BATON ROUGE — Oil collection on the Louisiana coastline from the Deepwater Horizon spill continues to increase three years after the disaster, a governor’s office representative told the Coastal Protection and Restoration Authority at the board’s monthly meeting in Baton Rouge on Wednesday.

The combined efforts of the U.S Coast Guard, state authorities and BP resulted in the discovery of 2.9 million more pounds of oily matter between March and August this year than in the same period in 2012, said Drue Winters, an attorney with Gov. Bobby Jindal’s office.

“It just goes to show there’s still a ton of oil out there, it’s difficult to find, and we need to keep working to find it,” Winters said.

Large oil mats are still being found on beaches and barrier islands, Winters said, including one mat spanning more than 10,000 square feet found recently at Fort Livingston. The mat’s proximity to the historic fort is delaying cleanup operations, she said.

Dean Blanchard, a resident of Grand Isle, expressed concern that the state is not doing enough to protect coastal communities or to hold BP accountable for the results of the spill. BP workers are “trying to get out of here as fast as they can. If they can, they’re leaving. Out of sight, out of mind.”

John Barry, who was forced off the Southeast Louisiana Flood Protection Authority-East by Jindal for leading the agency’s lawsuit against oil and gas companies for coastal damages, did not attend the meeting as expected. Barry, who still holds a seat on the coastal authority board under an appointment by the governor, was represented instead by Tim Doody, the Flood Protection Authority board president who also is expected to lose his seat on that panel due to his support for the suit.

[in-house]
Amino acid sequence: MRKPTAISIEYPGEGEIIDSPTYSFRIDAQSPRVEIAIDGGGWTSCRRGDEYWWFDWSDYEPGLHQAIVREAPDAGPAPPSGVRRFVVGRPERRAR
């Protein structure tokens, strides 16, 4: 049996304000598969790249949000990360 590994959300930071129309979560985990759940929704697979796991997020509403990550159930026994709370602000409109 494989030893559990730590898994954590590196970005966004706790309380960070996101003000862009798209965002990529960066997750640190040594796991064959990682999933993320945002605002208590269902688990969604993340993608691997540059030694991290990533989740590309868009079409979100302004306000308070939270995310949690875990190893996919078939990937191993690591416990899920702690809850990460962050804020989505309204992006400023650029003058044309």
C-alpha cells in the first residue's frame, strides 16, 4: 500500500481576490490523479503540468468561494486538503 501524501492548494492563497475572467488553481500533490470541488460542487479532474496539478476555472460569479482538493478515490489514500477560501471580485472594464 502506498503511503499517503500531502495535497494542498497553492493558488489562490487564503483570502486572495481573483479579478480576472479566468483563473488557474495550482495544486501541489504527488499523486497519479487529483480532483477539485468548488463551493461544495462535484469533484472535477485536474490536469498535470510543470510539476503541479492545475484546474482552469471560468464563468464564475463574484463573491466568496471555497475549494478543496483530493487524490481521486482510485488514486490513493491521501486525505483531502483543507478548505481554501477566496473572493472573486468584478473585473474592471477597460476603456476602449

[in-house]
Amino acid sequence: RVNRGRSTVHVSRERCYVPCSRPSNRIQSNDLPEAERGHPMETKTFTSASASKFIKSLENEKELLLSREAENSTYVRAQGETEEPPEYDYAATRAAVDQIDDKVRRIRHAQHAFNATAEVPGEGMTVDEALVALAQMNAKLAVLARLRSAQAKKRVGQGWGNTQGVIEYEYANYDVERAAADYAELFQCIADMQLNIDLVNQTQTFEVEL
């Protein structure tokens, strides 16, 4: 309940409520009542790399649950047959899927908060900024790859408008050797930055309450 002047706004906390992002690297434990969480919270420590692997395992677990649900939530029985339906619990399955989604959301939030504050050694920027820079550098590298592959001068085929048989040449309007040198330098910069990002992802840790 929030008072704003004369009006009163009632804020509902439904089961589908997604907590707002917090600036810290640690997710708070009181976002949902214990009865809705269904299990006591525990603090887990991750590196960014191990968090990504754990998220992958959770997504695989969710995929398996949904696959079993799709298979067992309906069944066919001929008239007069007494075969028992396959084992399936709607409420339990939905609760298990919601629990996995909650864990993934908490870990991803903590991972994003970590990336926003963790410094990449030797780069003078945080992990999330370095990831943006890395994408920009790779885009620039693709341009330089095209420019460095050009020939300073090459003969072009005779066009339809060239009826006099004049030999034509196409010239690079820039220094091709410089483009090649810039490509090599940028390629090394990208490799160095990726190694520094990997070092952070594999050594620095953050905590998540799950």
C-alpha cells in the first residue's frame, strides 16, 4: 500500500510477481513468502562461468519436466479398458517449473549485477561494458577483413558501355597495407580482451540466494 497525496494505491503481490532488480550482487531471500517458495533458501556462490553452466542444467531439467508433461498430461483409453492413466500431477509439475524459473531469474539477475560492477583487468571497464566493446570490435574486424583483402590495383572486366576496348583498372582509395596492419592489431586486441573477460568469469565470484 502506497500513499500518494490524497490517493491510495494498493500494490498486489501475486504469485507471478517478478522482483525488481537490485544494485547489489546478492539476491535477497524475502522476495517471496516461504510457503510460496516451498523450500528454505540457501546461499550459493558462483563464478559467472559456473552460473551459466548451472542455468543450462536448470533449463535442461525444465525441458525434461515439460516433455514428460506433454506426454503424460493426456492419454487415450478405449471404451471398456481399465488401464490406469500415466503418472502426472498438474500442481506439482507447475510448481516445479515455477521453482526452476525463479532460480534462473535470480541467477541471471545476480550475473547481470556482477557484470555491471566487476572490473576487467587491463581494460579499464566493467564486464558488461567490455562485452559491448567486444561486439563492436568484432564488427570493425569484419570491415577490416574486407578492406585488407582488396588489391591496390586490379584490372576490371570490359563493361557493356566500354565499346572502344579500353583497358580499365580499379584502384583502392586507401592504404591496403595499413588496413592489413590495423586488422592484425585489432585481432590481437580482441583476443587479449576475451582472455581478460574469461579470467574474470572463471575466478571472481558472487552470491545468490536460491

“I agreed with Tim it was best to let everything cool off for the moment,” Barry said in an email. “This is a long war. If I’m still on the CPRA next month, almost certain I will go then.”

Winters also updated the board on the ongoing federal lawsuit against BP.

The first phase of the trial, which involves determining who is at fault for the blowout of the rig and whether the reaction can be characterized as “gross negligence,” has been put on hold until the second phase has been completed, she said.

Winters said the ongoing second phase involves calculating the flow rate of oil after the spill and determining BP’s efforts to contain it.

The third phase of the suit, which will remain unscheduled until the other phases have concluded, will determine penalties to the company under the Clean Water Act.

The board also heard updates on several ongoing coastal restoration projects throughout southern Louisiana.

Coastal authority board member Steve Wilson said efforts to build a new levee near Lake Pontchartrain have run into an obstacle as residents of the area are unhappy with the planned levee route. Wilson proposed another route that he said was endorsed by parish presidents in the affected area and would take the place of a proposed extension to the raised portion of Interstate 10.

Wilson said further raising the highway would have a negative impact on the surrounding wetlands and would be more expensive than his levee proposal.

The Cameron Parish shoreline project, which will extend 8.7 miles of beach and protect 40,000 acres of wetlands, is expected to be completed in February 2014, said Robert Routon, project manager for the state coastal agency. The project had to be scaled back slightly from the original proposal because of budget constraints, he said.

Kyle Graham, deputy executive director of the coastal agency, said the group is accepting bids for a long-distance sediment pipeline project that will become the largest-ever marsh creation effort in Louisiana.

“We’re definitely in the largest construction and restoration period in the state’s history,” he said.

Graham said the project will be headed by the U.S. Army Corps of Engineers, but the state will pay for a private contractor to work with the corps.

Staff writer Bob Marshall contributed to this story.